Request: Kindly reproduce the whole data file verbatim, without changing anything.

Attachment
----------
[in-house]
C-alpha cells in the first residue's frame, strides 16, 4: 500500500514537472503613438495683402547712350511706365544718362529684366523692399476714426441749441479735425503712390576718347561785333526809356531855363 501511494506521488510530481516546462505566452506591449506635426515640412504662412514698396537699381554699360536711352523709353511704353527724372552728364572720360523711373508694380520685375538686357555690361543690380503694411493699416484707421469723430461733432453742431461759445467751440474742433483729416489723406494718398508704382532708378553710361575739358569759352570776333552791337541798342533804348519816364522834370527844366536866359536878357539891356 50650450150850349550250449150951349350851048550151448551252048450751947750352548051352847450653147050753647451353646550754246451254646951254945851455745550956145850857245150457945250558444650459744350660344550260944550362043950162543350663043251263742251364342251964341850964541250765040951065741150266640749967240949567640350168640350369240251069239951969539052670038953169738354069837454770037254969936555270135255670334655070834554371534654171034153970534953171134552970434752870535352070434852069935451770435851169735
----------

[in-house]
C-alpha cells in the first residue's frame, strides 16, 4: 500500500514537472503613438495683402547712350511706365544718362529684366523692399476714426441749441479735425503712390576718347561785333526809356531855363 501511494506521488510530481516546462505566452506591449506635426515640412504662412514698396537699381554699360536711352523709353511704353527724372552728364572720360523711373508694380520685375538686357555690361543690380503694411493699416484707421469723430461733432453742431461759445467751440474742433483729416489723406494718398508704382532708378553710361575739358569759352570776333552791337541798342533804348519816364522834370527844366536866359536878357539891356 50650450150850349550250449150951349350851048550151448551252048450751947750352548051352847450653147050753647451353646550754246451254646951254945851455745550956145850857245150457945250558444650459744350660344550260944550362043950162543350663043251263742251364342251964341850964541250765040951065741150266640749967240949567640350168640350369240251069239951969539052670038953169738354069837454770037254969936555270135255670334655070834554371534654171034153970534953171134552970434752870535352070434852069935451770435851169735